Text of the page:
30
Apr
08

Building Information Modeling in a Large Firm

One Indiana Square

Having previously explored the process of adaptation to Building Information Modeling in a small firm, Heather Livingston continues investigating the newest technology’s impact on a large architectural firm. In an article titled “Livin’ Large with BIM,” Livingston interviews Jordan Goldstein AIA, from the Washington, D.C., office of Gensler. With well over 200 architects on staff, of whom about half are very comfortable with the software, the branch has been applying Autodesk Revit to every project for nearly two years. Goldstein describes some of the benefits of BIM as supplied by Revit:

It asks a lot of questions of the design process earlier on so that we are able to have a deeper, richer dialogue about the design direction earlier in the project, [allowing us] to make a lot of decisions with our clients and consultants earlier in the process… From a time standpoint, what we’ve seen so far is that when it’s truly humming, it can certainly make things more efficient. I’m not drawing something three or four times. I can do it once and use that one drawing for several different things…Everything’s living in 3D as a database, and I can then filter that out to get what I’m looking for, whether it’s 2D drawings of elevation or sections, or 3D views of key details.

The interview includes diagrams of a project called One Indiana Square, formerly known as Indiana National Bank. From 1970 to 1982, it was the state of Indiana’s tallest building. In the spring of 2006, it suffered severe wind damage, not for the first time. In March of last year, the design for a new light blue curtain wall was released. Apparently, it was a bit of a challenge. The solution involved steel outriggers attached to the columns, resulting in a glass skin that floats beyond the old façade.

Although he is enthusiastic about BIM, Goldstein emphasizes that it’s still only one tool in the toolbox. The skills of hand sketching, Photoshopping and physical modeling have much to offer in the design process. Interestingly, of the related fields an architecture firm works with and depends on, Goldstein finds that structural engineers are most at home with BIM.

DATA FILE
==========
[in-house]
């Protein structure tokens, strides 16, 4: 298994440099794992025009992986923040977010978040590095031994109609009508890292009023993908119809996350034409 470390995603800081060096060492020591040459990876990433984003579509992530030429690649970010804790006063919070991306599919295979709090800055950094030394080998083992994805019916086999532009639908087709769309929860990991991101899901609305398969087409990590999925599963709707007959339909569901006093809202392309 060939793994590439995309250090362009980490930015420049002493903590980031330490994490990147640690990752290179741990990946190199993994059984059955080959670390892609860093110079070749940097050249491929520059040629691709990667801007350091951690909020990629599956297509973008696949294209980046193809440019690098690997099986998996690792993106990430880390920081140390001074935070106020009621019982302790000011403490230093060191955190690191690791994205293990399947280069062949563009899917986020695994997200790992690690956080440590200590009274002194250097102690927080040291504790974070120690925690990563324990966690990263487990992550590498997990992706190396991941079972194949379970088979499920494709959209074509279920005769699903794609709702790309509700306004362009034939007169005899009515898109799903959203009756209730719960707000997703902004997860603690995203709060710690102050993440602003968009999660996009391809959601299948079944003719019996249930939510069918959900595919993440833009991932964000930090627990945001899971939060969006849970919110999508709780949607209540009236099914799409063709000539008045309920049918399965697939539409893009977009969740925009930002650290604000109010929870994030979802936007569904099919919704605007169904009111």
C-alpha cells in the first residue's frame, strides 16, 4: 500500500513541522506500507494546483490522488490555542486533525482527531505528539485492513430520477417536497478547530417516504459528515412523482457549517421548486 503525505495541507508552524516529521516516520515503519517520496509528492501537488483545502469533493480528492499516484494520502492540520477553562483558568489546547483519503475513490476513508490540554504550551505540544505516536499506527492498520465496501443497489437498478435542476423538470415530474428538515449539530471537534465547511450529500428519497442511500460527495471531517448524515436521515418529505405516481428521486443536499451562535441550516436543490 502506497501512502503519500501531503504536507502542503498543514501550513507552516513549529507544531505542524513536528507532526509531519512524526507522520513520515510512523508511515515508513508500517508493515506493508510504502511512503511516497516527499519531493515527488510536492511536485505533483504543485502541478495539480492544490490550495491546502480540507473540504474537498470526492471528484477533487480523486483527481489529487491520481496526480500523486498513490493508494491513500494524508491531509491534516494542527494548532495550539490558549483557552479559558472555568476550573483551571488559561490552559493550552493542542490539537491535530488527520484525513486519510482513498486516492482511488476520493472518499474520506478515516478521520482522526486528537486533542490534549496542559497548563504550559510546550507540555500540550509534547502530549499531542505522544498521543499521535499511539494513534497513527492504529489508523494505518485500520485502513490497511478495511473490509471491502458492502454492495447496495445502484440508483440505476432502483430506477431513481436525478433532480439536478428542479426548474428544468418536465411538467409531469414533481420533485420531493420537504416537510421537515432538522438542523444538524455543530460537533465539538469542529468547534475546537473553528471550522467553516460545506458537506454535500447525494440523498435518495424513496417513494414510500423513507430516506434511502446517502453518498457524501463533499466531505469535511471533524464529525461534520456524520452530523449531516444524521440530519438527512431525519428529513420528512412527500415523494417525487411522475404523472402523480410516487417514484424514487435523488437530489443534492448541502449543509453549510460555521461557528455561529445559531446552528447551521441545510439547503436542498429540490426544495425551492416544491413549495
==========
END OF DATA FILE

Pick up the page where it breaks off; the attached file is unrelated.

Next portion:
Building information modeling, like anything else, can be a mixed blessing. Goldstein notes that dealing with the resultant massively sized files, for instance, meant upgrading the hardware. When clients see this bandwagon, they run, not walk, to jump on it. That sounds like good news but sometimes the enthusiasm can be problematic. A client might have unrealistic notions about what BIM is and what it can do. There can be misunderstanding because a client thinks such a beautiful object must be a finished one, and have trouble adjusting to the idea that it can change. At the other end of the spectrum, a client might want to experiment a bit too freely with the possibilities, not realizing that every change entails more changes throughout, with a domino effect.

As described in Architectural Graphic Standards, 11th Edition:

The Autodesk Revit family of products includes Autodesk Revit Building for architectural design, Autodesk Revit Structure for structrural design, and an application for HVAC, electrical and plumbing design.

Revit’s reputation is so sturdy that users of other programs feel compelled to remind Revit fans that it, too, is only one tool in the box.

Some feel that, before BIM is perfect, more needs to be done than has already been done. It is, in other words, far from perfect, and still has room for many astonishing capabilities to manifest. Experts remind us of another thing it’s good to remember: the same old fundamental principle of Garbage In – Garbage Out applies even in this rarified atmosphere. The documentation fed into the software is essential to the software’s ability to do its job. There is still plenty of room for human genius in making this thing work like it’s supposed to.

In fact, that idea is so enticing, we’re going to ask for examples of how its truth has been demonstrated. Was there a time in a project, where the computer couldn’t do it all? Where human intervention saved the day?

SOURCE: “Livin’ Large with BIM” 04/10/08
photo courtesy of Mattindy77 , used under this Creative Commons license

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